Tom Verducci Effect: Dead Arm and Tommy John Surgery Facing the Yankees

Phil GardnerContributor IIIJune 10, 2011

NEW YORK, NY - MAY 13:  Joba Chamberlain #62 of the New York Yankees reacts after giving a two run home run to Kevin Youkilis #20 of the Boston Red Sox  during their game on May 13, 2011 at Yankee Stadium in the Bronx borough of New York City.  (Photo by Al Bello/Getty Images)
Al Bello/Getty Images

In 2006, Tom Verducci famously put forth his theory on pitchers' limit and created a phenomenon across baseball. Originally called the “year after effect,” it has since been renamed in his honor. The Yankees took this to heart and employed strict versions of it with Joba Chamberlain and Phil Hughes.

Verducci wrote his column in November of 2006 and predicted downturns for pitchers in 2007. Using statistics and reasoning, he made a good argument as to why pitcher’s should be coaxed along in their careers. The following summer, Joba was drafted, Hughes was brought up to the MLB, and Joba followed him to the show shortly thereafter.

The theory is that young pitchers (under 25) should not have their innings increased by more than 25 or 30 innings from year to year. The results could be drastic downturn in abilities or even serious injury.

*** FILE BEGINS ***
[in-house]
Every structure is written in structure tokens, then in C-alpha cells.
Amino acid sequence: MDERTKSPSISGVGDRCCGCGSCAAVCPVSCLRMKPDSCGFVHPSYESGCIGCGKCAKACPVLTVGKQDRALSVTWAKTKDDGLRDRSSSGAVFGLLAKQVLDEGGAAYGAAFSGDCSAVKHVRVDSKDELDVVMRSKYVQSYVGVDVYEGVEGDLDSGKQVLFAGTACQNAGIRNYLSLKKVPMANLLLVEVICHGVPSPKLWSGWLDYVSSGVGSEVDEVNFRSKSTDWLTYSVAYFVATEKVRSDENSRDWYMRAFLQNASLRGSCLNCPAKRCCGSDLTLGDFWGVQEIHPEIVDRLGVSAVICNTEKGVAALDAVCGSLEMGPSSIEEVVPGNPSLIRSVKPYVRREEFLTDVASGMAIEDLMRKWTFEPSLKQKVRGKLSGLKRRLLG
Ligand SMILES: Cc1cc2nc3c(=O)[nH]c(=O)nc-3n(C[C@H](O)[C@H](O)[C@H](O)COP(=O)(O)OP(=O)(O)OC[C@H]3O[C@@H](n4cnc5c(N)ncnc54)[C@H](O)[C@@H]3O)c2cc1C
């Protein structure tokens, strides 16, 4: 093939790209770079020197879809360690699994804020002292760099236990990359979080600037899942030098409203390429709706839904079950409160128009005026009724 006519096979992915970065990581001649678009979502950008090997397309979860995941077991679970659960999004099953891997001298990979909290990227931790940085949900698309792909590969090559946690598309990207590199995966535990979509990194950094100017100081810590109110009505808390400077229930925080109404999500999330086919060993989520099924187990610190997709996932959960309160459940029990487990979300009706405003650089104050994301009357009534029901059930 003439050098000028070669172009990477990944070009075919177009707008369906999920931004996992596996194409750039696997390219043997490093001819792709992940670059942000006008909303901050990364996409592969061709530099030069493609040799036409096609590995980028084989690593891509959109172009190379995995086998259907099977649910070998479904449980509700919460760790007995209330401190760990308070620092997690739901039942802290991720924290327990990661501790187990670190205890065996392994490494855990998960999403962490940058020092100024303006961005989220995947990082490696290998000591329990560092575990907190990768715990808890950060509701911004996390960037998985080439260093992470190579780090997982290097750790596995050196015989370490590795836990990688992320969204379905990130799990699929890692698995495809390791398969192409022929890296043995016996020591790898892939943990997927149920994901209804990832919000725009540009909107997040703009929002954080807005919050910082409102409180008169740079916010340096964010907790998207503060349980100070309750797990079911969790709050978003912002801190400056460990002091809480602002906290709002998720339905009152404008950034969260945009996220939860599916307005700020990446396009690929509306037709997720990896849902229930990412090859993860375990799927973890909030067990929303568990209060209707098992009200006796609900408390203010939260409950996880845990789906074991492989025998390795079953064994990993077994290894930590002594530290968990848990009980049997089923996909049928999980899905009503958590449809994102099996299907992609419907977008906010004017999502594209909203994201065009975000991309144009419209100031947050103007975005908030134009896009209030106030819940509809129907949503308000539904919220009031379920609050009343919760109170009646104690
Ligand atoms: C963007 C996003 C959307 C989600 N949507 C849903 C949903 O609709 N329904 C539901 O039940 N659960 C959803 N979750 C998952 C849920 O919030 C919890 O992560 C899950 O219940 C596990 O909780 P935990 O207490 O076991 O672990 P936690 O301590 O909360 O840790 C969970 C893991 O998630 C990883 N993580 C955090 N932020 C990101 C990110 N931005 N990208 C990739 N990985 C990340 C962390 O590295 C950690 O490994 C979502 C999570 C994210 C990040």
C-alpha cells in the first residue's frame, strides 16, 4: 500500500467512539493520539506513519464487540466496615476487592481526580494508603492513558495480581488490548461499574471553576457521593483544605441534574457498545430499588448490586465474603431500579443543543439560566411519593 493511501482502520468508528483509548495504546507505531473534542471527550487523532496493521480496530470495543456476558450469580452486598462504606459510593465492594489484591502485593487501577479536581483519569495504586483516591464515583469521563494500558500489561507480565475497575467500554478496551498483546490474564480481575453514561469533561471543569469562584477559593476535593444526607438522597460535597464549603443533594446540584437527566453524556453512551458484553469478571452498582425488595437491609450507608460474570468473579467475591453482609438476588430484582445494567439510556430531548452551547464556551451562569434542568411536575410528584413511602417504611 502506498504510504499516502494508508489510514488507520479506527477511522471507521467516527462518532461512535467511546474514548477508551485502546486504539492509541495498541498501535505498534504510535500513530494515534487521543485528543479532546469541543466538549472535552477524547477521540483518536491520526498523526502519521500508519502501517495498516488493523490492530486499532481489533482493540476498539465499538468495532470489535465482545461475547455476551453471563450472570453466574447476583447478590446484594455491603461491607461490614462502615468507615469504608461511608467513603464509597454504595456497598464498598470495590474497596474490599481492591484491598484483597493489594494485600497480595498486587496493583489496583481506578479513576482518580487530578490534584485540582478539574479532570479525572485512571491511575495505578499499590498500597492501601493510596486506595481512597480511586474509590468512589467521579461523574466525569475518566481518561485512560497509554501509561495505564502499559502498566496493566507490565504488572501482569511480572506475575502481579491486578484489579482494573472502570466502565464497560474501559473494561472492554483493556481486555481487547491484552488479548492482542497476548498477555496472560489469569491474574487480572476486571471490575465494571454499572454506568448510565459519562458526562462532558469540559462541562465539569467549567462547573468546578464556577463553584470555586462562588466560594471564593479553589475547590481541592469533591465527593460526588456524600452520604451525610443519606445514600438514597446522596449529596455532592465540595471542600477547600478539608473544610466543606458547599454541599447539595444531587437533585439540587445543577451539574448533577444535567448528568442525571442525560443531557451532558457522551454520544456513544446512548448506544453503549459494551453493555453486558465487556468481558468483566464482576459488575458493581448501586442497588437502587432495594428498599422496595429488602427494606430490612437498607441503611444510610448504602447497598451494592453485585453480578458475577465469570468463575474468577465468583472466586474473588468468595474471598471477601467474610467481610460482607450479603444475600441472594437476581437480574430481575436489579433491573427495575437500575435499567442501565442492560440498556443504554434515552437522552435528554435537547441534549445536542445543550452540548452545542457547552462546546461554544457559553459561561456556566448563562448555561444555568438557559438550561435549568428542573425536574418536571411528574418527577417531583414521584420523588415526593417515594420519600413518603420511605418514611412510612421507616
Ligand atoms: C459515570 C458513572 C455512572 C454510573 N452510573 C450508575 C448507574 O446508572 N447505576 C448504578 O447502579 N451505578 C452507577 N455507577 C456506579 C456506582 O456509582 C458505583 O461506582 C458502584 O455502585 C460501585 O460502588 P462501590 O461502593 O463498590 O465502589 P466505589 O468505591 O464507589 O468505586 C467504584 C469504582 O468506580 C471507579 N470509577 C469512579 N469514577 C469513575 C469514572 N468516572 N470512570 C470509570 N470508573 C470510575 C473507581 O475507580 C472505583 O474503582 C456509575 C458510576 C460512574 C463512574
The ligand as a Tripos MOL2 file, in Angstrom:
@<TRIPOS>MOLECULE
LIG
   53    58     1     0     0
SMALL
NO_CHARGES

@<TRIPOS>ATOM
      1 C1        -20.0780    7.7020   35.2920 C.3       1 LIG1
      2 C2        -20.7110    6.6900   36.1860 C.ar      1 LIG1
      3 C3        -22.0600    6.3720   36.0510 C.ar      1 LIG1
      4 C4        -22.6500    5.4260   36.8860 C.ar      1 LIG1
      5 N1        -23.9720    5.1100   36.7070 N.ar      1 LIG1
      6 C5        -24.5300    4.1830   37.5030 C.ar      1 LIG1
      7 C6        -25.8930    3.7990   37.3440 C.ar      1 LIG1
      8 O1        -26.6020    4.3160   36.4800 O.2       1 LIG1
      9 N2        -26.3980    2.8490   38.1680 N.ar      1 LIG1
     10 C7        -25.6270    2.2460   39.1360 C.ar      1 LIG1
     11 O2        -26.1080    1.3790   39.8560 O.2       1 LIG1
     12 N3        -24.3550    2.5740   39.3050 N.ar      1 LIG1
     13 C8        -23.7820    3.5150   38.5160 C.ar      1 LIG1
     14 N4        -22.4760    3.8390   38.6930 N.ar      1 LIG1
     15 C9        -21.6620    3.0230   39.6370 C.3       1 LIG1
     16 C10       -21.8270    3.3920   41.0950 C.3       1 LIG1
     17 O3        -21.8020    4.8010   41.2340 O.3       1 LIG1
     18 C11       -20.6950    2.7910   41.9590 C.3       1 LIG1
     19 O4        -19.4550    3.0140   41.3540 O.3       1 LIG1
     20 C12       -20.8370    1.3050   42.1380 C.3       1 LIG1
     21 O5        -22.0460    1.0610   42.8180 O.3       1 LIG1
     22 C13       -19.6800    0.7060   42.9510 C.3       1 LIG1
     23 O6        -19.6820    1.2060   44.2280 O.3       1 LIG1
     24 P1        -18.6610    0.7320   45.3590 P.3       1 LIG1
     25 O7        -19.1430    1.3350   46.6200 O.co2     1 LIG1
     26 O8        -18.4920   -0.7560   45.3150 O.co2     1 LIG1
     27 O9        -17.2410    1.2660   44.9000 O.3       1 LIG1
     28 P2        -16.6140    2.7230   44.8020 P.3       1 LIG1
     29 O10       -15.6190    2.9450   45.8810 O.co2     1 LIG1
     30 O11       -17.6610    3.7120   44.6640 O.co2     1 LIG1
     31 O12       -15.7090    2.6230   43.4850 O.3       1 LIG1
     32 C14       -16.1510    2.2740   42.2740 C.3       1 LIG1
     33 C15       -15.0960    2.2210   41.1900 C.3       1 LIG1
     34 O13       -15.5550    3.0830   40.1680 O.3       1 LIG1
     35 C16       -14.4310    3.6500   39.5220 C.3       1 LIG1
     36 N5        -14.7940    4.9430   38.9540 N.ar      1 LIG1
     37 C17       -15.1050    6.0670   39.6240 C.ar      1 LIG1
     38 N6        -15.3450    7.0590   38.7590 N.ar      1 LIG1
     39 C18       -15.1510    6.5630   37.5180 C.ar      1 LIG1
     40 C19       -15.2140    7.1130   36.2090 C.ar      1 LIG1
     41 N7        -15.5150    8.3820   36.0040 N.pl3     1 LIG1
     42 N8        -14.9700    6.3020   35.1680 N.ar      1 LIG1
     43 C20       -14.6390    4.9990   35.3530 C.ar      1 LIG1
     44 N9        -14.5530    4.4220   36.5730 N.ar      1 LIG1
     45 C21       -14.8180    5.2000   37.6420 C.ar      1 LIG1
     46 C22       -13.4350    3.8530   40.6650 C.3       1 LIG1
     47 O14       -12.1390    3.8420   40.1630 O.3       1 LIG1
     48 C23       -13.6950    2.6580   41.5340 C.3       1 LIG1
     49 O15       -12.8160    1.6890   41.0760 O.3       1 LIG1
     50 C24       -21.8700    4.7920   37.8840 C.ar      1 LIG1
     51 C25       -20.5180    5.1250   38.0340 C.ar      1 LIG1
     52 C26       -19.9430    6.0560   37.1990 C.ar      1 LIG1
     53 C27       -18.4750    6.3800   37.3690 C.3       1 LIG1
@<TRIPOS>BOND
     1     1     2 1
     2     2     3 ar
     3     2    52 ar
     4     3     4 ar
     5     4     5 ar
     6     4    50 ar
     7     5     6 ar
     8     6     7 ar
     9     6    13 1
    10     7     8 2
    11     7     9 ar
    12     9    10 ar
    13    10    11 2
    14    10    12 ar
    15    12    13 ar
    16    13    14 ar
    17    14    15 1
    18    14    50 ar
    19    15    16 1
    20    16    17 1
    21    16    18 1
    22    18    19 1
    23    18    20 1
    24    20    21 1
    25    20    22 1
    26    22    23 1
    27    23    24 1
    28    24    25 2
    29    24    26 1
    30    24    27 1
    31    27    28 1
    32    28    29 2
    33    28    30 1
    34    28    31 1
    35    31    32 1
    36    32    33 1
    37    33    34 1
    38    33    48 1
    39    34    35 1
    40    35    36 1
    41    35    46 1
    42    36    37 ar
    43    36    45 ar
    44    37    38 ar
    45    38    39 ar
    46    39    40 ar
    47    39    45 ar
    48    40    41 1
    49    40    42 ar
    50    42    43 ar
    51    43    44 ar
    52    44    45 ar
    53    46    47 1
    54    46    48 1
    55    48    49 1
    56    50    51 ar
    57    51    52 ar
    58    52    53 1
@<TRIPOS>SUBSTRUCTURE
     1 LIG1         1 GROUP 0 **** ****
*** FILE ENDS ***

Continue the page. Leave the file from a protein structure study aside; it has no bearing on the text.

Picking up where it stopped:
Still, even after babying them along with strict innings limits and shuffling of starts to coincide with the theory, Phil Hughes has been on the DL for over a month with a mystery arm ailment. Joba Chamberlain is now facing Tommy John surgery.

Suffice it to say, the innings limits did not work.

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The theory is not a bad one in and of itself; it just leads to overprotective teams taking it too far. Teams, for instance, like the Yankees.

For all the examples of guys like Francisco Liriano and Zack Greinke, there are other examples of Mark Prior and Stephen Strasburg. Strasburg was a player who many thought would end up injured from his mechanics, and Prior has fought various injuries his entire career regardless of innings.

Sometimes players are just prone to injury. Rich Harden is a fantastic example of a guy who could be a top pitcher in baseball if only he could stay off the DL. Sure he had some arm injuries thrown in, but there were many other oblique strains, gluteal strains and a multitude of assorted injuries.

Sometimes position players get injured too. There is no innings limit in place as a result of Eric Chavez, Grady Sizemore or Joe Mauer. There are going to be some players who are prone to injury.

Reading back on Verducci’s article, I have a hard time with some of his justifications. He talked of Matt Cain’s spike in ERA in 2006, but this was his first full season in the MLB. In 2005 (the basis for Cain’s example in the article), he threw 46 innings over seven starts.

Call it the year after effect if you want to, but I’m more apt to call it an example of a young pitcher having to battle through a league who recognizes him. Furthermore, Cain's 145 minor league innings added to his 40 MLB innings in 2005 result in only an innings increase of five innings for 2006.

Cole Hamels was predicted to fall victim in 2007 but instead threw 183 innings and posted an ERA of 3.39. After leading his team to the World Series in 2008, the following season might have been seen as the delayed reaction to the Verducci Effect. However his current 8-2 with an ERA of 2.58 would seem to disagree.